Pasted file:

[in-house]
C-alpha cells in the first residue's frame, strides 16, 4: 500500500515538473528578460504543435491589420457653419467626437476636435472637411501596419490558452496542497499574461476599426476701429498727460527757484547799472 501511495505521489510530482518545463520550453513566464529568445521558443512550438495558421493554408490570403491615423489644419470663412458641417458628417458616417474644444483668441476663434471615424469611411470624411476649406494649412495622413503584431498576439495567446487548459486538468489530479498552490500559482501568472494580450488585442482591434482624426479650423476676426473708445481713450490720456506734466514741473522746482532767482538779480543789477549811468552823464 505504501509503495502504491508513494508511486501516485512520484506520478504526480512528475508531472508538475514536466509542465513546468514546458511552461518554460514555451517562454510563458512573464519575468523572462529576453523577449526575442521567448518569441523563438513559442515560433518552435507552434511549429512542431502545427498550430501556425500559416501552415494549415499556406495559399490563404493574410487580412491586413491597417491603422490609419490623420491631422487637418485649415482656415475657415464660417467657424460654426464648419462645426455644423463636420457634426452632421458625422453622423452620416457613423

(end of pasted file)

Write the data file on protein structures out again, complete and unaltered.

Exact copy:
[in-house]
C-alpha cells in the first residue's frame, strides 16, 4: 500500500515538473528578460504543435491589420457653419467626437476636435472637411501596419490558452496542497499574461476599426476701429498727460527757484547799472 501511495505521489510530482518545463520550453513566464529568445521558443512550438495558421493554408490570403491615423489644419470663412458641417458628417458616417474644444483668441476663434471615424469611411470624411476649406494649412495622413503584431498576439495567446487548459486538468489530479498552490500559482501568472494580450488585442482591434482624426479650423476676426473708445481713450490720456506734466514741473522746482532767482538779480543789477549811468552823464 505504501509503495502504491508513494508511486501516485512520484506520478504526480512528475508531472508538475514536466509542465513546468514546458511552461518554460514555451517562454510563458512573464519575468523572462529576453523577449526575442521567448518569441523563438513559442515560433518552435507552434511549429512542431502545427498550430501556425500559416501552415494549415499556406495559399490563404493574410487580412491586413491597417491603422490609419490623420491631422487637418485649415482656415475657415464660417467657424460654426464648419462645426455644423463636420457634426452632421458625422453622423452620416457613423